Steppenwolf’s John Kay On His Magic Carpet Ride,


Steppenwolf singer John Kay rarely gives interviews. He has pretty much left the music scene behind, choosing instead to focus on conservation efforts through his Maue Kay Foundation, in Nashville, Tennessee. So it was a surprise when he granted this reporter one, and not just for five minutes, but for 40.

I could’ve gone on a lot longer with Kay, his career being so rich, but he had an appointment afterwards, and, if nothing else, Kay is meticulous, far from the wild-child image of classic Steppenwolf sixties hits like, “Born To Be Wild,” and, “The Pusher,” both of which are on the soundtrack of the award-winning, counterculture 1969 flick, Easy Rider.

In fact, Kay, 79, called precisely on time for our chat, in my experience rare for rock stars. I found the man to be thoughtful and smart, with a good business sense. He was also unassuming, consistent with his persona in his autobiography, John Kay: Magic Carpet Ride.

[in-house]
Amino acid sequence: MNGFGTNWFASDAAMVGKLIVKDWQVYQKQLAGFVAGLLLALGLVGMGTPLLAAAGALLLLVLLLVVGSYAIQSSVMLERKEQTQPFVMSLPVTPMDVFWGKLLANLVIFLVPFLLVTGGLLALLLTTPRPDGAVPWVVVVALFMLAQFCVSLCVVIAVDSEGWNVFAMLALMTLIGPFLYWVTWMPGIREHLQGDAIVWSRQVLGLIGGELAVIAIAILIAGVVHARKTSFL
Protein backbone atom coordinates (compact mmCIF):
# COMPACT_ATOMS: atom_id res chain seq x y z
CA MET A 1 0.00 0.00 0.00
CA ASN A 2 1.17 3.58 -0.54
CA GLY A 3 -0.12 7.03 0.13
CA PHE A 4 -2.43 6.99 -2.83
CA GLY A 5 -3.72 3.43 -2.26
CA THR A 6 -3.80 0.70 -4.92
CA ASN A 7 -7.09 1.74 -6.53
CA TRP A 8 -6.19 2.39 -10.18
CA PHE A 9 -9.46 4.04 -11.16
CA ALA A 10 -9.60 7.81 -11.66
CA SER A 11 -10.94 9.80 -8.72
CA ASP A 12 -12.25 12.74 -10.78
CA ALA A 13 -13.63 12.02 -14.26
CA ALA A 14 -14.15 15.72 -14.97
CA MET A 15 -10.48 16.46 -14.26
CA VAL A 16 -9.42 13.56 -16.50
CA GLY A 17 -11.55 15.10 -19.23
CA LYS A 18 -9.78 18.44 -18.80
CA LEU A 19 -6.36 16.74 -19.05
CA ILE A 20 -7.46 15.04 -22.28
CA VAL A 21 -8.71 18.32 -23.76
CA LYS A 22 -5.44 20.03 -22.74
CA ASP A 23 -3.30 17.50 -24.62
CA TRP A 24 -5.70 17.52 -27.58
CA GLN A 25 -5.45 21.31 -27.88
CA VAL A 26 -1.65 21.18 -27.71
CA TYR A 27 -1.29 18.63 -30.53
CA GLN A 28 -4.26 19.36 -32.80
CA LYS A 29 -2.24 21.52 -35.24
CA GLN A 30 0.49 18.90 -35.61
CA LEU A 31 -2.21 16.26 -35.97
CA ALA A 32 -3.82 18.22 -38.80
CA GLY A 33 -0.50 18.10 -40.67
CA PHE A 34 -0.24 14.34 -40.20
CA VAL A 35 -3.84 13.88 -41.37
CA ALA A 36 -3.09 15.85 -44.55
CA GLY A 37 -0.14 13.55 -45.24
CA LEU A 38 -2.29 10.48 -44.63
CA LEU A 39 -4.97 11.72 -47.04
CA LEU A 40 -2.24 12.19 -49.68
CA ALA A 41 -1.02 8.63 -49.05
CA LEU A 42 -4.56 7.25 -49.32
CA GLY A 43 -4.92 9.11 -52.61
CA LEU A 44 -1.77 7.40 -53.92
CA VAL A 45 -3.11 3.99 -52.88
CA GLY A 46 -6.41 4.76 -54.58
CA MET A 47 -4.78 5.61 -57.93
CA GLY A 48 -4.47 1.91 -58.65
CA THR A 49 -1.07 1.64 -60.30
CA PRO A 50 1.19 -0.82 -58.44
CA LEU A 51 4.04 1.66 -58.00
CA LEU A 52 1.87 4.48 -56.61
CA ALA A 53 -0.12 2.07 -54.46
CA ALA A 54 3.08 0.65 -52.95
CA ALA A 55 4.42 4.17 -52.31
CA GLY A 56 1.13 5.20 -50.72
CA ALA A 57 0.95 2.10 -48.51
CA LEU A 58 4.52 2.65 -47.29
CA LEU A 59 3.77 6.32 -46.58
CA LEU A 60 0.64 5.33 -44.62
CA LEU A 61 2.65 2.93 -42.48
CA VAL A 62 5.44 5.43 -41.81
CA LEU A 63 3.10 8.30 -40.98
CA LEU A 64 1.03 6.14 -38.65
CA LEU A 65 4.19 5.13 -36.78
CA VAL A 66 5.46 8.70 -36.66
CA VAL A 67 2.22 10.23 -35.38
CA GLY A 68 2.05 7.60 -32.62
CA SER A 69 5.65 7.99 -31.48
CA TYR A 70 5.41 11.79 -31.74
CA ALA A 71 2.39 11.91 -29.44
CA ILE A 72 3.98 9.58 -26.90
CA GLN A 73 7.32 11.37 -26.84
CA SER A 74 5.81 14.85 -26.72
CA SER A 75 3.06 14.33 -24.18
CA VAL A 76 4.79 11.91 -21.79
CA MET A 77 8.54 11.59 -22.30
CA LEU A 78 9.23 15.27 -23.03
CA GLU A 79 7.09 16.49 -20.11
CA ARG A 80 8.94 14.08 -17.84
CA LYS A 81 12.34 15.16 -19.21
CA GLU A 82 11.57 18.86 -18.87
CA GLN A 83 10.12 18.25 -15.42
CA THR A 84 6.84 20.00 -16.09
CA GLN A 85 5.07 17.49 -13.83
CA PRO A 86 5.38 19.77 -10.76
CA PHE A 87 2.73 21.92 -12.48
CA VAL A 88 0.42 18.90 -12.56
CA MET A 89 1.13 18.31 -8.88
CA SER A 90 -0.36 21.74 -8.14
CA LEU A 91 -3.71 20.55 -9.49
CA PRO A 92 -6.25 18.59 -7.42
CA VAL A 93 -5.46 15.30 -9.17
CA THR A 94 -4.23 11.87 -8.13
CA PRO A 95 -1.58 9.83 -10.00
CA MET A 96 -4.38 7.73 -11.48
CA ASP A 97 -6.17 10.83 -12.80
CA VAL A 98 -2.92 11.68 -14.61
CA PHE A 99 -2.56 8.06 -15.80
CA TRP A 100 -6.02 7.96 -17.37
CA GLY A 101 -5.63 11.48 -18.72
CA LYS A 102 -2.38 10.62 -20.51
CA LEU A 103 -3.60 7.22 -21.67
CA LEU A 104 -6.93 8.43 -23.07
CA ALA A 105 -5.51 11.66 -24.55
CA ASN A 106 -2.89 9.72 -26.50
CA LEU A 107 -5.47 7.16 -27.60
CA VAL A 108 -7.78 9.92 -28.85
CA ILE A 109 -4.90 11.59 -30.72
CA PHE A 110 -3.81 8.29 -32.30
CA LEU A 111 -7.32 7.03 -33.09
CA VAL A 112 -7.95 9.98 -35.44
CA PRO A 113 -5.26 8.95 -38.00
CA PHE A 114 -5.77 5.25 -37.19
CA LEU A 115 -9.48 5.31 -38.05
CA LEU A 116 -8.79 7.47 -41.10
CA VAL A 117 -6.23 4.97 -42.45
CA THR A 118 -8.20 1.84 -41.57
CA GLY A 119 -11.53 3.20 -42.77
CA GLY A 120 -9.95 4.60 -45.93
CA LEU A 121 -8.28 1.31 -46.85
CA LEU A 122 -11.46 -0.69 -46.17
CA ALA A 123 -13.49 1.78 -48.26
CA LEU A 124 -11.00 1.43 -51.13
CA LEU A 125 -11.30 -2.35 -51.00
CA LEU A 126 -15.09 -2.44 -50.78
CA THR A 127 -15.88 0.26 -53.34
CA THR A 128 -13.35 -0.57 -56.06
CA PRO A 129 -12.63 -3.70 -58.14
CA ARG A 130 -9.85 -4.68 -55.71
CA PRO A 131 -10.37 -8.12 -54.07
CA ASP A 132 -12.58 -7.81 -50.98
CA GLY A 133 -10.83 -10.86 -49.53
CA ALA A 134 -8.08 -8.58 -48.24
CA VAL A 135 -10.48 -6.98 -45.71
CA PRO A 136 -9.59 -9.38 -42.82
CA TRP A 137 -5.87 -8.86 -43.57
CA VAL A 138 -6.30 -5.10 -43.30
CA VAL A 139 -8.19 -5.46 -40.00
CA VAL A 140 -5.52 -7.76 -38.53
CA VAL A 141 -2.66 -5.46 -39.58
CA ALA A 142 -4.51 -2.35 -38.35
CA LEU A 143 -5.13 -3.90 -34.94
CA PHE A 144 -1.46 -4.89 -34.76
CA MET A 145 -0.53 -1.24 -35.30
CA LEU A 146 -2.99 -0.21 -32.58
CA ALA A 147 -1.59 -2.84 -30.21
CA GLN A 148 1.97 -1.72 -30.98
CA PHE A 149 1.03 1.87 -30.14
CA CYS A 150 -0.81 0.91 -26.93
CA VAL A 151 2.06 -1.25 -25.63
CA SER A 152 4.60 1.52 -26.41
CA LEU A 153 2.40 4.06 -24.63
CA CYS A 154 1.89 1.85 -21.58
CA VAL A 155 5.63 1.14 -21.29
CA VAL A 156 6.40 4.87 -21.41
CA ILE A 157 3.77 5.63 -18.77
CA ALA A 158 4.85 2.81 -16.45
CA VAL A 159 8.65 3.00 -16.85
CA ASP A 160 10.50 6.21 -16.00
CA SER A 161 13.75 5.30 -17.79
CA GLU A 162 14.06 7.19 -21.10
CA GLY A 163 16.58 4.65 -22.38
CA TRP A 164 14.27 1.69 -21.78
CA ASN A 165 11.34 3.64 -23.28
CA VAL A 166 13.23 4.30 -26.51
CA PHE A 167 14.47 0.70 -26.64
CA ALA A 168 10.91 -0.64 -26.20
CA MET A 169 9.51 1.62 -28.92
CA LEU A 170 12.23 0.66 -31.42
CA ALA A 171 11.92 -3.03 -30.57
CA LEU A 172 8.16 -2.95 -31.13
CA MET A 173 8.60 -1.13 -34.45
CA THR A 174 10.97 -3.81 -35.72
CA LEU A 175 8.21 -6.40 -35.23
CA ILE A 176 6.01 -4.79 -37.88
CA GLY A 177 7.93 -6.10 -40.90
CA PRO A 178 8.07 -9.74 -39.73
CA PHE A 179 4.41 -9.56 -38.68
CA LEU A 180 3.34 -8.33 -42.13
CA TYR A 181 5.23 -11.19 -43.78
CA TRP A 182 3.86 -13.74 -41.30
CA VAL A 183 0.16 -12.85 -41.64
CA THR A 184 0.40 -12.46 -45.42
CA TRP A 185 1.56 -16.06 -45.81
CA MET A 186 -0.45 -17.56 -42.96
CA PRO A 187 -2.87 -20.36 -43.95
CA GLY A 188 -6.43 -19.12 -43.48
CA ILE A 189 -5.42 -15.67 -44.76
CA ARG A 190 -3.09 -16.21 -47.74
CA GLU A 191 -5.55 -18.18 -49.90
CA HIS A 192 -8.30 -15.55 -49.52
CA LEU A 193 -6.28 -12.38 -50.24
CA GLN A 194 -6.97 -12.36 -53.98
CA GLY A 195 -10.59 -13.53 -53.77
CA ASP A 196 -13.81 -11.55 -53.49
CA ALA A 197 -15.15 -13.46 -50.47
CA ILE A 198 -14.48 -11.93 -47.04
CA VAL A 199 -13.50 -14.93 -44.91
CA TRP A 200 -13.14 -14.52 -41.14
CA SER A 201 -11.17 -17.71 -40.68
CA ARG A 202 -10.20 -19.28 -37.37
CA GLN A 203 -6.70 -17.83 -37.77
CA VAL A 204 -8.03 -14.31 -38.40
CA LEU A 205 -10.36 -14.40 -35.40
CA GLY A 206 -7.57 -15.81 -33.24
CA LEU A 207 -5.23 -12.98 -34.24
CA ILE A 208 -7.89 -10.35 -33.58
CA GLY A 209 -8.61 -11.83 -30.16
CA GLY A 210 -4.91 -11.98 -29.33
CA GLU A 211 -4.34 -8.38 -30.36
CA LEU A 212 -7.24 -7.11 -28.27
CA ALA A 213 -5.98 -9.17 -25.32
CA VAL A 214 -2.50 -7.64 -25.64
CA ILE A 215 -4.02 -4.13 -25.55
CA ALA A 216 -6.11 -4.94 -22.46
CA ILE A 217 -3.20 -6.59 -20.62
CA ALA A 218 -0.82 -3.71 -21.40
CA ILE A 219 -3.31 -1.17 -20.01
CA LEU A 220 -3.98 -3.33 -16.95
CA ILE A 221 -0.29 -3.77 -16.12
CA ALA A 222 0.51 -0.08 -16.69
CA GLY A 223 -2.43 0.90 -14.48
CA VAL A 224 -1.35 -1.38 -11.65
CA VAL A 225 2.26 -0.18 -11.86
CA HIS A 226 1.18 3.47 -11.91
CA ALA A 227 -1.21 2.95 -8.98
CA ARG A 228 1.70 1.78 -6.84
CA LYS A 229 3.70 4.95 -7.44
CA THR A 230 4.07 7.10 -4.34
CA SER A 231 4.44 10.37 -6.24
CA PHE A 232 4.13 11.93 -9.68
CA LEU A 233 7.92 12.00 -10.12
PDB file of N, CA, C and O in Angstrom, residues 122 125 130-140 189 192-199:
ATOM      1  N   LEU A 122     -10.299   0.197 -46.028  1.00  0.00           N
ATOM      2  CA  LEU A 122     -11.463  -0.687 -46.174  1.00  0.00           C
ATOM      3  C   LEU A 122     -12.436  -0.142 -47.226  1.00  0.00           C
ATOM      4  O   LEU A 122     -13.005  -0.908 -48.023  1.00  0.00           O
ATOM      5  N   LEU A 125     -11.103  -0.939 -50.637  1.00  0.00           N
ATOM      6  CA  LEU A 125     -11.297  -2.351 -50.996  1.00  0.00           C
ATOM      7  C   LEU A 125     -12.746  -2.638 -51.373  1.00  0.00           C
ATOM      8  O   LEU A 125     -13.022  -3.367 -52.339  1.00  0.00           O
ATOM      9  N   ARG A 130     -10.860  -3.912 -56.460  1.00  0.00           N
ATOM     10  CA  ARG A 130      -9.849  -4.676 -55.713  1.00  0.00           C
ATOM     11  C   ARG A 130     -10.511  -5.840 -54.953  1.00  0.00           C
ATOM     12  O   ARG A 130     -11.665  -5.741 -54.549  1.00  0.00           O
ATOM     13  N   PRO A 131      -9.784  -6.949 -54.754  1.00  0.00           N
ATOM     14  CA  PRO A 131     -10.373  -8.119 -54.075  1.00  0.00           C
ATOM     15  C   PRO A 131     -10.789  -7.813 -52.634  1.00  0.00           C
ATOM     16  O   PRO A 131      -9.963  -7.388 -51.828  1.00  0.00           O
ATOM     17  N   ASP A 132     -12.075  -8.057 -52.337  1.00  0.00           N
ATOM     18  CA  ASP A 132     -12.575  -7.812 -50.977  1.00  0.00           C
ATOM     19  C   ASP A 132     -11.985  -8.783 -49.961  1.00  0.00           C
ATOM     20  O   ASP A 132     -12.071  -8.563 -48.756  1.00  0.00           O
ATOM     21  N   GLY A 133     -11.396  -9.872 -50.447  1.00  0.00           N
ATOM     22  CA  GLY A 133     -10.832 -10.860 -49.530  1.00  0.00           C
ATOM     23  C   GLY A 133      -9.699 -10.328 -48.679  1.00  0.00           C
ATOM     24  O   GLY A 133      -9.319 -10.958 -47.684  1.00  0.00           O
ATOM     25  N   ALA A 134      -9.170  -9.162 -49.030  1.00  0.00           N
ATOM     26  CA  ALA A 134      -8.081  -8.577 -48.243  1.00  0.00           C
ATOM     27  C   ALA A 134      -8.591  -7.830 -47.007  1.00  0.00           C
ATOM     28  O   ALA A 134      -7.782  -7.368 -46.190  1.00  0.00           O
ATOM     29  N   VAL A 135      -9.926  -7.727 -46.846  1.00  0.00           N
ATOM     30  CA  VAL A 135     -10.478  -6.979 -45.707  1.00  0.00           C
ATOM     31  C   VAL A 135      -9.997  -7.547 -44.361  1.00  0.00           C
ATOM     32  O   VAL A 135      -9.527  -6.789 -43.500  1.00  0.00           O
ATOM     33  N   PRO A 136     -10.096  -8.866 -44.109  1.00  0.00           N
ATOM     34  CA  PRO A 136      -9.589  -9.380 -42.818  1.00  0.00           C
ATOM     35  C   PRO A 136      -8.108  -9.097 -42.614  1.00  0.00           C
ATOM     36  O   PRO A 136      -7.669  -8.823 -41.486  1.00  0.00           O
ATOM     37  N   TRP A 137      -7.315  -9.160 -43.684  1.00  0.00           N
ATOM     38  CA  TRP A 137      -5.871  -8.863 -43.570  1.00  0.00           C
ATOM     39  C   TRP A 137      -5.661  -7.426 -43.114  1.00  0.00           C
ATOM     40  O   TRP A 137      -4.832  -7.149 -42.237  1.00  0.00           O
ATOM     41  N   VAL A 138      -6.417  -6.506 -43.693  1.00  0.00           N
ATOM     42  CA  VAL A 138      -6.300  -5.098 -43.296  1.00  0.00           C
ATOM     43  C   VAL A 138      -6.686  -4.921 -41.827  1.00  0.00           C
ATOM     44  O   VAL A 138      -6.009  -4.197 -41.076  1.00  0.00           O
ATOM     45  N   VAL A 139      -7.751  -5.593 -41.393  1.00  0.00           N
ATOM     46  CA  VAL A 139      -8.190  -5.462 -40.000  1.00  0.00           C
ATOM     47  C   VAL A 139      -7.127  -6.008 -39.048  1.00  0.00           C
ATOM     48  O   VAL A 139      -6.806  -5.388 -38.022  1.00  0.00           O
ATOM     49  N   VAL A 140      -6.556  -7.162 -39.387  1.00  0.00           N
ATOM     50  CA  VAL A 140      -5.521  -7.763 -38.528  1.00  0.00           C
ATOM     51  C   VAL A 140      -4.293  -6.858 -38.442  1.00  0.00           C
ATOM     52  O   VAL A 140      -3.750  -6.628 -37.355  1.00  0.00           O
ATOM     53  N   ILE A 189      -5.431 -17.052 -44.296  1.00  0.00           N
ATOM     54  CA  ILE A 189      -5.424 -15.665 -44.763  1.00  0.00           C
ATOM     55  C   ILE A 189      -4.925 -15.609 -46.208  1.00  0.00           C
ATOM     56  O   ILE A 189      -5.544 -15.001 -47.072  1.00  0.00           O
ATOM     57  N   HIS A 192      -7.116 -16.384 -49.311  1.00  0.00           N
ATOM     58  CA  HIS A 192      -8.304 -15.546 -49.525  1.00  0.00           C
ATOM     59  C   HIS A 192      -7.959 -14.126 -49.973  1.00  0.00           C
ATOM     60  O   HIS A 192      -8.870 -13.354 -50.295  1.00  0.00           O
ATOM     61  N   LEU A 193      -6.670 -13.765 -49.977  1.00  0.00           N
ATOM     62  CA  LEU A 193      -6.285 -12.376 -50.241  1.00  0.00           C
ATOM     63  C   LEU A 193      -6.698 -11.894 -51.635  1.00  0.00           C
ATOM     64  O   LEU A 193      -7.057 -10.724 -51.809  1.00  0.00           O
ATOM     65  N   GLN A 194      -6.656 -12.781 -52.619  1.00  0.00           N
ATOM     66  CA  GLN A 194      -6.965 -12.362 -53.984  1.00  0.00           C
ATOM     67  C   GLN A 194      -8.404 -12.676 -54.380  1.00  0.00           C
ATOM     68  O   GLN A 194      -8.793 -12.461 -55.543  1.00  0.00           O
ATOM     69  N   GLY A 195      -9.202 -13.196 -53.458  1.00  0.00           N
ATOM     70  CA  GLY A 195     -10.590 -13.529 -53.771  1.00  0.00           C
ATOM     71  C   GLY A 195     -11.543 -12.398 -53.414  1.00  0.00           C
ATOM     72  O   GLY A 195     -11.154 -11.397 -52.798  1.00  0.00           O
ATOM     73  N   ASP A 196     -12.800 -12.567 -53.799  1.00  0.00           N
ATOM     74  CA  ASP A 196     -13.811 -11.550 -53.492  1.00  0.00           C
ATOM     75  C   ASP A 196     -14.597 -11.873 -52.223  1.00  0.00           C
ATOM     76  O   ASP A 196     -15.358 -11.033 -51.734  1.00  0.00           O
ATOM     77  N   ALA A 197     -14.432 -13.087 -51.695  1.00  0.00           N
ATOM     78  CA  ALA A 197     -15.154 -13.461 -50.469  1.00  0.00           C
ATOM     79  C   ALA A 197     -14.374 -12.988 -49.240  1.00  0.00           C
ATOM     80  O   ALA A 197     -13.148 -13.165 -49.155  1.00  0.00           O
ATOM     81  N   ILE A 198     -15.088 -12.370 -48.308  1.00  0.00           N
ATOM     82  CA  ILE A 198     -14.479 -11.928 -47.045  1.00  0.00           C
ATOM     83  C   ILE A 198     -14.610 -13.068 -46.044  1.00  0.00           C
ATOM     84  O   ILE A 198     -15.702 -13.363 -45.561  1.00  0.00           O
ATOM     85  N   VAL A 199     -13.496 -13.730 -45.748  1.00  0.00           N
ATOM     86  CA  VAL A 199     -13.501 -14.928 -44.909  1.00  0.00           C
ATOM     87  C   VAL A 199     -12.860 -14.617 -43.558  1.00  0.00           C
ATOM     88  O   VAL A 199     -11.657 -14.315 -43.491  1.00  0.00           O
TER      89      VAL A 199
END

This interview has been published in various parts before, but here, for the first time, and with minor edits, is the chat in its entirety.

Jim Clash: I grew up listening to Steppenwolf. The band was a staple with my generation. I remember you as looking cool with those sunglasses in most every photo. But there is more to that story than cool, correct?

John Kay: I have what is known as achromatopsia, a birth defect. There are about 40,000 of us in North America. It comes in two flavors: one, extreme light sensitivity, hence the dark glasses; and two, total color blindness. My whole world is essentially black-and-white photography. I also have a genital astigmatism in my left eye. Banded altogether, these issues make me legally blind. I don’t drive on public streets. I’m very familiar with Uber [laughs]. In fact, I just came from a doctor’s appointment using it.

Clash: Interesting. Other than looking cool most of the time, was there anything else positive that your condition gave you?